Feb 19, 2013
Besides conducting research on the photography market for our clients, many of the analysts in the InfoTrendsâ€™ Consumer & Professional Imaging group are serious hobbyists and even semi-professional photographers outside of work. In my spare time, I do a lot of writing and photography for a few different car magazines; with most of my photography work a mix of still and action shots, including coverage of motorsport events.
For the last seven years, Iâ€™ve been shooting with a Nikon D200 and have wanted to upgrade for the last two years. The D200 has been a workhorse and is still a reliable camera, but is starting to show its age. The command dial has become increasingly difficult to turn over the last year; the rubber front grip piece has been glued back to the body twice in the last year, and the clips that hold batteries in place in the optional battery grip are both broken off (though they work when the door is closed). The D200â€™s 10.2MP resolution is still adequate for the magazines I shoot for and even some ad work, but there have been occasions in the last year where Iâ€™ve lost work because the resolution wasnâ€™t sufficient for larger format applications.
So itâ€™s time to demote the D200 to backup camera, but deciding what [Nikon] model to upgrade to has been a bit of a conundrum. What I really want is a professional-level DX-format camera with an all-metal body, higher resolution (somewhere between 18-24MP), and a faster continuous shooting speed. A replacement for the aging D300s would be perfect, but Nikon’s recent focusÂ onÂ the higher end of the market has revolved aroundÂ full-frame FX-format cameras and not DX.Â That leaves me with a choice between the D800 and the D600, as the D4 and D3x are well out of my price range.
Thanks to a loan from Nikon, Iâ€™ve been able to try out the D800 over the last few weeks and have been very impressed with the camera, though it has some drawbacks for the type of shooting I do. On the plus side, the resolution and sharpness of the images are stunning. Portraits and still photos are exceptional, and I was able to capture some impressive motorsport action shooting handheld in low light at high ISO with no noticeable noise in the images. The focus tracking has worked perfectly and there werenâ€™t any issues with out-of-focus images due to the high resolution that some owners have complained about. To show an example, the photo below was taken at night in low light (some track lighting was provided on this corner) with an 80-200mm f2.8 lens at 1250 ISO and a 1/160s shutter speed. No flash was used and the lens did not have vibration reduction.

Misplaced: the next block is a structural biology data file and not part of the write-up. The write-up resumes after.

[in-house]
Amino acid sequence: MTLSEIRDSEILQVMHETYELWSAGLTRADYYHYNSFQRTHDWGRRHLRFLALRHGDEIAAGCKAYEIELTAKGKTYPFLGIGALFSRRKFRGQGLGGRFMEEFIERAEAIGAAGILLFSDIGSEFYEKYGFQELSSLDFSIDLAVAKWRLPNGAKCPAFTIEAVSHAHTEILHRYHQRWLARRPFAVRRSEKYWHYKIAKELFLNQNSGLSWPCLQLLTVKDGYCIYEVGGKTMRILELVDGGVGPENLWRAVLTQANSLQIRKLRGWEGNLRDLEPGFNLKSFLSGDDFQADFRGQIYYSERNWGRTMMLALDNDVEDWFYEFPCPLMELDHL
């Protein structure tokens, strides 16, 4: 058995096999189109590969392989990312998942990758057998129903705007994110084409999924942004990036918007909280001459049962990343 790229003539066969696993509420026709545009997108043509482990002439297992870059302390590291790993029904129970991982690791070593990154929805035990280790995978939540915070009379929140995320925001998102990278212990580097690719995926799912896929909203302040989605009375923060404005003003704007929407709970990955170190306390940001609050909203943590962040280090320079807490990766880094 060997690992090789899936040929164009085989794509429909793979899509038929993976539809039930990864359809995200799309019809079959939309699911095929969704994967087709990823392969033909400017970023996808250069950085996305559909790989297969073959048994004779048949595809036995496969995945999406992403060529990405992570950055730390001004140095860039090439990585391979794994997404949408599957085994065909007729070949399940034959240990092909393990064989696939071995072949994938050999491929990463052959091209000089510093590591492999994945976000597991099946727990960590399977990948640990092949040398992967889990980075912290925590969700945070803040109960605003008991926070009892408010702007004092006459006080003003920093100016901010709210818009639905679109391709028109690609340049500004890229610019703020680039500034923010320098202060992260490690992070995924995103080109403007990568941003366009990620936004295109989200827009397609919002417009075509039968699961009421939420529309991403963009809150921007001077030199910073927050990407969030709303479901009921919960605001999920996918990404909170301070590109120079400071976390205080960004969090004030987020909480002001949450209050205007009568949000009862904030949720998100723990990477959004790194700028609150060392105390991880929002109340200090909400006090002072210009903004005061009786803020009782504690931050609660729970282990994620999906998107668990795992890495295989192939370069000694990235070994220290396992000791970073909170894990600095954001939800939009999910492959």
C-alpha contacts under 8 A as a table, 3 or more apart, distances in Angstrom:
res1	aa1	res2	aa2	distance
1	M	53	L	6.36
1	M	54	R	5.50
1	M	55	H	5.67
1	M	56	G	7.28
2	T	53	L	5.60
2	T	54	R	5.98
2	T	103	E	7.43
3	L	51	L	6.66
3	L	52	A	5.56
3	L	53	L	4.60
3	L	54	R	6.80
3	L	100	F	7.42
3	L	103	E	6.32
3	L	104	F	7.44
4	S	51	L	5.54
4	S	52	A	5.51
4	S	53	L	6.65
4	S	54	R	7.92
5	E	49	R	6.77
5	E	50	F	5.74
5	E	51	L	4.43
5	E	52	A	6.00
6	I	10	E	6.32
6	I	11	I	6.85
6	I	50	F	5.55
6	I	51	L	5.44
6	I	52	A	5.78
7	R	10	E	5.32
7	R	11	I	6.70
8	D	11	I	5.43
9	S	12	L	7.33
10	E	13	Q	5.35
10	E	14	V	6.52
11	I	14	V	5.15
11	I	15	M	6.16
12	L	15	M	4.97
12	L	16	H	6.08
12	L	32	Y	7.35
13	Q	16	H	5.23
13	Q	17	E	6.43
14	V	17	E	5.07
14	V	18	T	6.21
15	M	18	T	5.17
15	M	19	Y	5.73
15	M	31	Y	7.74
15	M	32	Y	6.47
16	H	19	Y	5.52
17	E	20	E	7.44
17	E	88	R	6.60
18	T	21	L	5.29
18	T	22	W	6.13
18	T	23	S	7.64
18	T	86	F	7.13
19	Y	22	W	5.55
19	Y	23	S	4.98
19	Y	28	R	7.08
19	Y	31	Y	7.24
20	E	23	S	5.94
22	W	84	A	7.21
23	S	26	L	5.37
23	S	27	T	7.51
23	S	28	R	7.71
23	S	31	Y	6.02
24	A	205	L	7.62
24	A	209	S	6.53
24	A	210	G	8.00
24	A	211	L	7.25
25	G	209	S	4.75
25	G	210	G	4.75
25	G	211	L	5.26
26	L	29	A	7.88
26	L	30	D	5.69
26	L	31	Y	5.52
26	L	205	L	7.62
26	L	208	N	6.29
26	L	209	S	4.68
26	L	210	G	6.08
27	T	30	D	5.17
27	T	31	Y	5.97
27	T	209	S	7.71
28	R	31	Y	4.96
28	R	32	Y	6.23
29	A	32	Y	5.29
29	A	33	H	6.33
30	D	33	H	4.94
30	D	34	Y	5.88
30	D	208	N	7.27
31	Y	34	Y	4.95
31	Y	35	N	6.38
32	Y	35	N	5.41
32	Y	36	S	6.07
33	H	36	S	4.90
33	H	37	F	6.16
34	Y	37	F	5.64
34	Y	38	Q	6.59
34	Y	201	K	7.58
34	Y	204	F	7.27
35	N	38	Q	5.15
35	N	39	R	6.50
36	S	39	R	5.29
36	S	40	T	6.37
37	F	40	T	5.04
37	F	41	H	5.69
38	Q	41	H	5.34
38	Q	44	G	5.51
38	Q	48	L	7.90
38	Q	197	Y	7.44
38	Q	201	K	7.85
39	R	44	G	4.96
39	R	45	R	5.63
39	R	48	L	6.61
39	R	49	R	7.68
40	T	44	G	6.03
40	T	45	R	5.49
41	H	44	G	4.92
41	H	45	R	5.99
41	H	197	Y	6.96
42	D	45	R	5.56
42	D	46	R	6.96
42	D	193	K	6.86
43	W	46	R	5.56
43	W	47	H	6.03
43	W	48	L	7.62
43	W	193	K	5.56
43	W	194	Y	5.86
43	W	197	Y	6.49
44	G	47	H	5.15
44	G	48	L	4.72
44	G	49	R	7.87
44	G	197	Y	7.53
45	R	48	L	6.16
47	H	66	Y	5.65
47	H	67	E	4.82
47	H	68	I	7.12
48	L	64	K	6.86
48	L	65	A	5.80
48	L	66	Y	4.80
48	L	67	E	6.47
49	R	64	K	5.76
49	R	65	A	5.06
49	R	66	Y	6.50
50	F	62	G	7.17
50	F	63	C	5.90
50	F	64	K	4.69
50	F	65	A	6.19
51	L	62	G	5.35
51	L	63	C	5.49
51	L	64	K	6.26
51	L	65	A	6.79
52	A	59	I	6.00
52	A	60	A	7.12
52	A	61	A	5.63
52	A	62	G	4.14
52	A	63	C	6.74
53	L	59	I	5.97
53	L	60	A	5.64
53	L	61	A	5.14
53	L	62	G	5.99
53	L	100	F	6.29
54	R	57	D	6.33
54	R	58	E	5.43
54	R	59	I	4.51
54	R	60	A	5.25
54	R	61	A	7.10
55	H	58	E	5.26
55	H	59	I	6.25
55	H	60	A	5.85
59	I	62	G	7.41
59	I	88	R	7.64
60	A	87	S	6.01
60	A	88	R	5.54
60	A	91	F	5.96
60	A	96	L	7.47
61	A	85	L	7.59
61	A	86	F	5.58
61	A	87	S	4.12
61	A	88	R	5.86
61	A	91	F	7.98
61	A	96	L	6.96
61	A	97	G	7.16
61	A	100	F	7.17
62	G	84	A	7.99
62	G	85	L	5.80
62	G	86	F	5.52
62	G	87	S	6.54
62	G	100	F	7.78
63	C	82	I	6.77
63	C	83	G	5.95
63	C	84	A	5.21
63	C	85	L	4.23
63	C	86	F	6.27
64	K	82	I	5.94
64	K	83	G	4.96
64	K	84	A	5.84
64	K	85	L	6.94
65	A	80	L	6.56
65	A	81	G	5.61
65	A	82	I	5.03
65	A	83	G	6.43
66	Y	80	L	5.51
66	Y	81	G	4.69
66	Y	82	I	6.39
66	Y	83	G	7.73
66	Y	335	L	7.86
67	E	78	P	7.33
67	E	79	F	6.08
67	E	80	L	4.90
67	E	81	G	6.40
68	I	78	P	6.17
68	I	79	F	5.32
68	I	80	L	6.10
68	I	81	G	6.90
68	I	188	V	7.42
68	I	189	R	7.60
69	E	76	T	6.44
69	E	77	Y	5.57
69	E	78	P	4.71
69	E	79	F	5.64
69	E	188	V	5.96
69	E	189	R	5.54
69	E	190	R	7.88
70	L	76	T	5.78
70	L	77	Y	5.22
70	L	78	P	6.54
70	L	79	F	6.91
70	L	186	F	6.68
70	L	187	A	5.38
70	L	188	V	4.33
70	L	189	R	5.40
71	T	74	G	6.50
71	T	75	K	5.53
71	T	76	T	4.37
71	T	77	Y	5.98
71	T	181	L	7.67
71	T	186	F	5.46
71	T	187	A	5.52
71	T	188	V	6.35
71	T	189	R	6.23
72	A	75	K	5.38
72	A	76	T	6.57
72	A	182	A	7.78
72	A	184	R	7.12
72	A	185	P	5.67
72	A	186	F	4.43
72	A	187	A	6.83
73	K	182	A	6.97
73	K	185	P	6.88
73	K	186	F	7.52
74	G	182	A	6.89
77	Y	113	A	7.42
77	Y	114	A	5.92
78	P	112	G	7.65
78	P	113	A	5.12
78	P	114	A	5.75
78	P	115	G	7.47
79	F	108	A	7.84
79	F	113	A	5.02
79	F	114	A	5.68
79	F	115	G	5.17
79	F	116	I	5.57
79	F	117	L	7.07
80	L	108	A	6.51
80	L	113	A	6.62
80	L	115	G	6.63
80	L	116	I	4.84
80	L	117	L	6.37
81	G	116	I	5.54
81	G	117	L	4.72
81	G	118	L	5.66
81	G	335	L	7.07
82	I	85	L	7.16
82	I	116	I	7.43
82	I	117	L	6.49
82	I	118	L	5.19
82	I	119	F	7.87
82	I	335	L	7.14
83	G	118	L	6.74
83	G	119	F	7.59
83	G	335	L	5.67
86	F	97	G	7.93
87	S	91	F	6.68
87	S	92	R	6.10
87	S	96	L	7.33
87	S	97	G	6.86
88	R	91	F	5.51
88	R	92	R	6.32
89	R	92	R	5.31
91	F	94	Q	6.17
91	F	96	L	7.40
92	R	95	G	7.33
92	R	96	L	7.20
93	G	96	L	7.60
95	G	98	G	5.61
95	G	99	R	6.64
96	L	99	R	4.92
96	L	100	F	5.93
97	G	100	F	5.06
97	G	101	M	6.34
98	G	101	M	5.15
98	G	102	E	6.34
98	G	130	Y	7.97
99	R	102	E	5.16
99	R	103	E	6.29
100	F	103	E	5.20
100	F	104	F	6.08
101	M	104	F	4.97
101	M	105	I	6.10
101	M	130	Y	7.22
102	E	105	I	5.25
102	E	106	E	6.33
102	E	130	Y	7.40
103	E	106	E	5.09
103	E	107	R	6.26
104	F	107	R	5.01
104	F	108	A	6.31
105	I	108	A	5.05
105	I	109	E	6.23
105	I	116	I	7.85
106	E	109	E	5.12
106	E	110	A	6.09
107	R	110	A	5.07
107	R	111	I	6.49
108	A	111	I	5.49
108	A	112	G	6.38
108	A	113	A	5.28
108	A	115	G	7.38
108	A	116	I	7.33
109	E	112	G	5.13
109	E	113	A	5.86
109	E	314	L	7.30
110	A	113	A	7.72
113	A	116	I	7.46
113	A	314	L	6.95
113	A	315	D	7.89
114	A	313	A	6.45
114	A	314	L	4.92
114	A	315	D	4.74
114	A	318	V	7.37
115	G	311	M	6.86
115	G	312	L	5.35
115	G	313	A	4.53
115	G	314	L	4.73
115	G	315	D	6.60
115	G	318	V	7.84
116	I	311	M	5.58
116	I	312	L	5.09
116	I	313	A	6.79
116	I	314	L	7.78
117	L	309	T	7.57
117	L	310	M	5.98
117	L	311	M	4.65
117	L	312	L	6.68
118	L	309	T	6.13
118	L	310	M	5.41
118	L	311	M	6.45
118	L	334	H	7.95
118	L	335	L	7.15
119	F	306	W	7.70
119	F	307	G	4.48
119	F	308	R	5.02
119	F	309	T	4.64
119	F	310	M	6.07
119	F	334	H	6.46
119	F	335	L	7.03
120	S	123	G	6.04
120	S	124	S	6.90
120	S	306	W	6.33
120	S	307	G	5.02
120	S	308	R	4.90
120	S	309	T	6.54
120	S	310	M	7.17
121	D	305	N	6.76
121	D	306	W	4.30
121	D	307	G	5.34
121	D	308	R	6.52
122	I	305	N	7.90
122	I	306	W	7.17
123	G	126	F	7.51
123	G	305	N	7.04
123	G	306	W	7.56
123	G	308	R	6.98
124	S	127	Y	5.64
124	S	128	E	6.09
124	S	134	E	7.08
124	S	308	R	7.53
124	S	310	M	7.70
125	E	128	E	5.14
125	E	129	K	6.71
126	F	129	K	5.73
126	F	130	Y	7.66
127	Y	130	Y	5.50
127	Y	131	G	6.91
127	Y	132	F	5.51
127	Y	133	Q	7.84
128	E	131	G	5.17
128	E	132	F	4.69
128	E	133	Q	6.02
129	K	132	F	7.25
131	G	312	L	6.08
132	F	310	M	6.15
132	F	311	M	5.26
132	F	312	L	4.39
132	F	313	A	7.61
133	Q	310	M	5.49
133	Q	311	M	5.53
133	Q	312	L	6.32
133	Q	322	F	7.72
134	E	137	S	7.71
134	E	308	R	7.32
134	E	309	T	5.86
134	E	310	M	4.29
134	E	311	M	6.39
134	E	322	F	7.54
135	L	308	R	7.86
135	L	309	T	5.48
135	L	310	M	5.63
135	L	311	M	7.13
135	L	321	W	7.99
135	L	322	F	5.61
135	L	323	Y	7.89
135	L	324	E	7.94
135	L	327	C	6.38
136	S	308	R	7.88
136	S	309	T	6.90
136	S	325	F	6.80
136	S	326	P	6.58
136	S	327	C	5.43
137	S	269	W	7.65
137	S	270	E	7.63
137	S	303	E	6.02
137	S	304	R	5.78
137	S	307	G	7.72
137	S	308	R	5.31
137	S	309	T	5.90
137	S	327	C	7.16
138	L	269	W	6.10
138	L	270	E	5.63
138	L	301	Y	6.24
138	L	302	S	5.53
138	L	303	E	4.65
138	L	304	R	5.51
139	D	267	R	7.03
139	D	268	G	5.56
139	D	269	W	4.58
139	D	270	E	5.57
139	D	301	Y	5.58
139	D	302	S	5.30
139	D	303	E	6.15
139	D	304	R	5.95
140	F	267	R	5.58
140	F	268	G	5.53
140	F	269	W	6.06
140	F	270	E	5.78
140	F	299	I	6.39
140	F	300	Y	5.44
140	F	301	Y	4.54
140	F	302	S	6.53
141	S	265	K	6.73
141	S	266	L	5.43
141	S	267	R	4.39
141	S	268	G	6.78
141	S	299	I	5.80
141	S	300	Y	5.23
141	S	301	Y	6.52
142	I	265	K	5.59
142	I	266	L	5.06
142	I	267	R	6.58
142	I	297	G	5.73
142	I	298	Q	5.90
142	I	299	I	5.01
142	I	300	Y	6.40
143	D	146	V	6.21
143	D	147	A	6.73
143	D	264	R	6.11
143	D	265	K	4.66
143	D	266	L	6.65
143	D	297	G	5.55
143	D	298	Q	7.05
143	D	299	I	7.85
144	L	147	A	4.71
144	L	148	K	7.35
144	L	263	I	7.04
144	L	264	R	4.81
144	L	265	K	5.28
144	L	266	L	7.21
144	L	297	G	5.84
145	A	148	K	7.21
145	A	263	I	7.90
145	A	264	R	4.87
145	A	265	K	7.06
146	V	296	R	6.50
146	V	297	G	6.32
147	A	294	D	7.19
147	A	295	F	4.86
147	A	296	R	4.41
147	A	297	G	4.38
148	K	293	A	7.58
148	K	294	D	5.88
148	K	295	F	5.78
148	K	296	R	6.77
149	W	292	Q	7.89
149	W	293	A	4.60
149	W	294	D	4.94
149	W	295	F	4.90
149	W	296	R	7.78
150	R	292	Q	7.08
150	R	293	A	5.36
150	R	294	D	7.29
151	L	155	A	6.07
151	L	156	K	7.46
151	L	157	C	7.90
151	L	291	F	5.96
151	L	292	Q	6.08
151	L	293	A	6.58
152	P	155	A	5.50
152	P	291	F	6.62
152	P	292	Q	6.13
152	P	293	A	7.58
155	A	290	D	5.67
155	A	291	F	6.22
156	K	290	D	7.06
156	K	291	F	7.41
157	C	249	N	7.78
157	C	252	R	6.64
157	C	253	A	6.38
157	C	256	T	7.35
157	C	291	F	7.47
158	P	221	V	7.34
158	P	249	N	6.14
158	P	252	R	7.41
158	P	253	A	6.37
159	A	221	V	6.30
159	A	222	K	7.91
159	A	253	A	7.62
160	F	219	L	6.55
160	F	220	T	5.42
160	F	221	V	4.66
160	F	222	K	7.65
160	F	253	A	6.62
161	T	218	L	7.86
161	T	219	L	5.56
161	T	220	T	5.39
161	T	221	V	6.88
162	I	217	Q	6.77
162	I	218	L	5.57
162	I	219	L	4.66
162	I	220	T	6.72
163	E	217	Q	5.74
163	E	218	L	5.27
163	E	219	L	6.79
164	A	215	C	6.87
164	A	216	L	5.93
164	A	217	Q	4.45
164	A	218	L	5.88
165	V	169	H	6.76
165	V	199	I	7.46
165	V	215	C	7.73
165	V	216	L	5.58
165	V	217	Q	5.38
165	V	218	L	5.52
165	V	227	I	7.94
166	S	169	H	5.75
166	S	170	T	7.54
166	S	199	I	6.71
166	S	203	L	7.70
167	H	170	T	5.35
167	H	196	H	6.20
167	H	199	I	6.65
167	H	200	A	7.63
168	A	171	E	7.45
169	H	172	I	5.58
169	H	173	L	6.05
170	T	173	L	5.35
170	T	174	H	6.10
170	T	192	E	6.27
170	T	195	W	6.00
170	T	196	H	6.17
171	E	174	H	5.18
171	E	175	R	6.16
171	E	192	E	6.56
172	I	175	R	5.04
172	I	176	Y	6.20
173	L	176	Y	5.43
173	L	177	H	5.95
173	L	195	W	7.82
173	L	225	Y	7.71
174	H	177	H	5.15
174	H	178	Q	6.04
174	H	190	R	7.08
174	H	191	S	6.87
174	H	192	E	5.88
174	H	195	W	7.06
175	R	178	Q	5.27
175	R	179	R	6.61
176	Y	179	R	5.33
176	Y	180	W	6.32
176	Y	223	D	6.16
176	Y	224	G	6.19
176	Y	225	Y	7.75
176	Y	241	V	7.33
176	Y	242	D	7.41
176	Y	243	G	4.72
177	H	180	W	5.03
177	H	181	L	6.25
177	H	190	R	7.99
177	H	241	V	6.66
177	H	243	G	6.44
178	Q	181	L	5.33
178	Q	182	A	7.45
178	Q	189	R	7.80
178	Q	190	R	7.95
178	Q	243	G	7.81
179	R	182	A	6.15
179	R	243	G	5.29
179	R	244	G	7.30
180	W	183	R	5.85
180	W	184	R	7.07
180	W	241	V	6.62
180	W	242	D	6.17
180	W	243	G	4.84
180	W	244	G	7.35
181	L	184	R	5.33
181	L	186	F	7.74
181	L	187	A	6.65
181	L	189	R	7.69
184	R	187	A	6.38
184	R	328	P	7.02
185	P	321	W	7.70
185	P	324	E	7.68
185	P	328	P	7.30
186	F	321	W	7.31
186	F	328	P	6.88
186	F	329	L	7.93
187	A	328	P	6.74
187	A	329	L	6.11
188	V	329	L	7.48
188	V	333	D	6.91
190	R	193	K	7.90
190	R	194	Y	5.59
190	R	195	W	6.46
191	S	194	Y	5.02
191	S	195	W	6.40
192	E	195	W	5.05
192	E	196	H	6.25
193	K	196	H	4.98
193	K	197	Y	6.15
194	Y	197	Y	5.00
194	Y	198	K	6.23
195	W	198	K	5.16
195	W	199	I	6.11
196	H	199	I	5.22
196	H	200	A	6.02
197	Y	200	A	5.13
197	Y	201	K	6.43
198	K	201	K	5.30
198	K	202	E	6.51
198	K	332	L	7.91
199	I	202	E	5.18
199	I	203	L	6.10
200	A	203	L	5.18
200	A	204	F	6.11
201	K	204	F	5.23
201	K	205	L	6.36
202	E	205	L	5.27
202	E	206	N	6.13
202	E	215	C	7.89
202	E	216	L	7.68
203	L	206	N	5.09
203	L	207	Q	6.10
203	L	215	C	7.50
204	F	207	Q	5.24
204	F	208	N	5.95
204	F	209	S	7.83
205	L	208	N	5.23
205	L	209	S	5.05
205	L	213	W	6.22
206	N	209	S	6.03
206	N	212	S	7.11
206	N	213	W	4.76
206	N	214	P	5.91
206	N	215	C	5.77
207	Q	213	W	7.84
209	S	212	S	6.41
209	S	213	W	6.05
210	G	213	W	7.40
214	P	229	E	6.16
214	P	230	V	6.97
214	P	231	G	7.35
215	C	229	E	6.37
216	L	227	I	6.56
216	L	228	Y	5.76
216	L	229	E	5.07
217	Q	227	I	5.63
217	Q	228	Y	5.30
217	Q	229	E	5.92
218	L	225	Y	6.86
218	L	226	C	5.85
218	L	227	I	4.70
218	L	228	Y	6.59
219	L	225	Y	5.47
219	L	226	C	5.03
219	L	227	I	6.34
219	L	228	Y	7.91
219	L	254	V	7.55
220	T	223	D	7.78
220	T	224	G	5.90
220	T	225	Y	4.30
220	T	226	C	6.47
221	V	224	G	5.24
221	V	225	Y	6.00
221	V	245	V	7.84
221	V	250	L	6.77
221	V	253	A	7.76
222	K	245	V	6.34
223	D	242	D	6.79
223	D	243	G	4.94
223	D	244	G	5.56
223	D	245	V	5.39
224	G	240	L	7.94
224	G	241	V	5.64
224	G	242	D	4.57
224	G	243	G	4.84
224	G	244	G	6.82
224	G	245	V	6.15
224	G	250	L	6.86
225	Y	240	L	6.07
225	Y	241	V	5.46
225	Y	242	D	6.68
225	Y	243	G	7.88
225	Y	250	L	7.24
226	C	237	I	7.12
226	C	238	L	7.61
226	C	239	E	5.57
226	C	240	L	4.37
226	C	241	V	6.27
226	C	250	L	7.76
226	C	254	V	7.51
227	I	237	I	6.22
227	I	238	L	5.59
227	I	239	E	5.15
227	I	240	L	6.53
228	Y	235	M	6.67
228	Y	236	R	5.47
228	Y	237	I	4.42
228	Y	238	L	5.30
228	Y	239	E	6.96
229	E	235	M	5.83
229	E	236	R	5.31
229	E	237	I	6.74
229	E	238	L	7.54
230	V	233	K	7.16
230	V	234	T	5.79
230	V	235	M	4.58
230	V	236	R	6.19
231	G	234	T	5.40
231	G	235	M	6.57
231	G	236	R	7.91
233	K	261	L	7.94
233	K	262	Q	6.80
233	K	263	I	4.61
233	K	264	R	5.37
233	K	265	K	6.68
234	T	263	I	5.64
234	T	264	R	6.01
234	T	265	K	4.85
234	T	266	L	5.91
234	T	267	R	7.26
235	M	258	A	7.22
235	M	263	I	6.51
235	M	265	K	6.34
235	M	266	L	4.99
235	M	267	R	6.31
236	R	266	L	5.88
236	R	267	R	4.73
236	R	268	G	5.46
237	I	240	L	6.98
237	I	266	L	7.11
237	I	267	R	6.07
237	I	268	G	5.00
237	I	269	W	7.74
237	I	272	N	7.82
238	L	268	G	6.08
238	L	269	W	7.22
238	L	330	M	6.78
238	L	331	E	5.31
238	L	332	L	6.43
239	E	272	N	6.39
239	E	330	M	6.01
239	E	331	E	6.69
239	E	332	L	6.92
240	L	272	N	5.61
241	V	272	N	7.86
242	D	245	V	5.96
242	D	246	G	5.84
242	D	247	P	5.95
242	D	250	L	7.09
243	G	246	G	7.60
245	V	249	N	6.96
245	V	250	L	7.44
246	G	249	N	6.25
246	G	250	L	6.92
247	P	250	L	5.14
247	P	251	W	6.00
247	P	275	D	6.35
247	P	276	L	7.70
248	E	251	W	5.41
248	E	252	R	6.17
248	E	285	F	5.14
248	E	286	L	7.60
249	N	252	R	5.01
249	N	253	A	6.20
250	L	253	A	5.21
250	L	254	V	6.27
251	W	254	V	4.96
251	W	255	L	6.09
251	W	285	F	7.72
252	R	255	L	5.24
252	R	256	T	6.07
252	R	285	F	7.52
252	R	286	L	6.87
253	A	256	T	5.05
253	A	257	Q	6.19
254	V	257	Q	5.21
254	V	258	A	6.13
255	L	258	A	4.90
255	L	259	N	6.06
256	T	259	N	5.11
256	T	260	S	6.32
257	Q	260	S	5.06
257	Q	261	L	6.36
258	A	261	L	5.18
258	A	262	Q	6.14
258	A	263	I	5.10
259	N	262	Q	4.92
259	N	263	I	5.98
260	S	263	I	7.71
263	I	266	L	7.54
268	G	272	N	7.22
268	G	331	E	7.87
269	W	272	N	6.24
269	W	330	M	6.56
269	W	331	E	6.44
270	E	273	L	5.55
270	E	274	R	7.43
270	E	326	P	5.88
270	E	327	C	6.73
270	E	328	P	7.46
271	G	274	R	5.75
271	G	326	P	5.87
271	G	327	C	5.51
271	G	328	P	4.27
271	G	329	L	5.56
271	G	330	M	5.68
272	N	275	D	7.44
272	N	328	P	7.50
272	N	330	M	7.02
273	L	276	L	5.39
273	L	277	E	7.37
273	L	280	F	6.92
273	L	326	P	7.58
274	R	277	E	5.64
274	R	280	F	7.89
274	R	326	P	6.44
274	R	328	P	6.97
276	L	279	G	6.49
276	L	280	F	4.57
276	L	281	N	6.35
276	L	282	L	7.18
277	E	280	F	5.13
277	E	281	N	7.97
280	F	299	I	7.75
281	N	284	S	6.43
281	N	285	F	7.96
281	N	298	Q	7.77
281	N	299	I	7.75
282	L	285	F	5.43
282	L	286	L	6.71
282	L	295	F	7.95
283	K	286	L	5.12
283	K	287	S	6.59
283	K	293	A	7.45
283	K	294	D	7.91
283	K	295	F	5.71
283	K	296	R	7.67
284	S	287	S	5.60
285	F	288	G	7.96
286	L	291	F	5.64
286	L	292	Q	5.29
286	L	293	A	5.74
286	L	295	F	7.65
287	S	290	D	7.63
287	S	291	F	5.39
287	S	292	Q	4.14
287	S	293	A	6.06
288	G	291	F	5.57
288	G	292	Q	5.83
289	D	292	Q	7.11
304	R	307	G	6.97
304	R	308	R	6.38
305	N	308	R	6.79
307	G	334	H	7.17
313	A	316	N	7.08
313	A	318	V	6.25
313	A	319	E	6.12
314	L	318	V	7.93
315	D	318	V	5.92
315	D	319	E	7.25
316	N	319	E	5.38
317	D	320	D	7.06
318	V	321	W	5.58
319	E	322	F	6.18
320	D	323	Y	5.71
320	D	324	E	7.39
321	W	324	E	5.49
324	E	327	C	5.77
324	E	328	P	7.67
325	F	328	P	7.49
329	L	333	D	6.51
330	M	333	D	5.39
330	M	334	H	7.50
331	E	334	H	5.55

Turner Motorsport BMW M3 at Daytona (David Haueter photo)
The D800 is also fairly light, has the full-metal body I want, and fits my large hands better than some of the smaller Nikon DSLRâ€™s. I also like the layout of the controls, as theyâ€™re very logical and havenâ€™t changed much since the D200 was introduced. The major strike against the D800 is speed. With a fastest continuous shot speed of 4fps, the D800 felt like a laggard compared to my D200, which is no speed-demon but can shoots at 5fps. The difference of just one frame per second may not seem like much, but in motorsport it can make a difference in capturing the perfect shot. There are some corners at the tracks I routinely shoot at where cars routinely lift a front wheel or often go into dramatic slides, and the faster the camera can shoot the greater the chance is of catching the ideal action shot. Using the D800, thereâ€™s a 20% higher chance Iâ€™ll miss that shot than with my older D200. Gaining more experience with the D800 and learning to anticipate when to release the shutter would help of course, but you canâ€™t get around the fact that itâ€™s missing some shots a faster camera would capture.
As much as I like the fantastic image quality of the D800, I also consider the file sizes a drawback, as even shooting in FINE JPEG mode often results in file sizes of around 15MB, which makes downloads slower and takes up more space on your memory cards and hard drives. I still have at least one more photo shoot with the D800 before I need to return it to Nikon, but after shooting with it for a few weeks Iâ€™m really undecided on whether to buy it or not. Iâ€™m going to try and get a loan on a D600 after the D800 is returned, so that may clarify things more. The D600 doesnâ€™t have the full-metal body of the D800 and the controls arenâ€™t what I am used to, but itâ€™s capable of shooting at 5.5fps in full resolution and I would prefer having 24MP resolution to the D800â€™s 36MP.
While Iâ€™m not against spending a few thousand dollars on a camera Iâ€™ll own for several years, I donâ€™t have a huge budget so itâ€™s hard to ignore that the D600 also costs $900 less than the D800, savings I could put toward a used 300mm f2.8 lens on eBay that Iâ€™ve had my eye on. Iâ€™ll blog on this more as the review process continues, but Nikon could make my life a lot easier simply by introducing a D300s replacement.
More blogs from David Haueter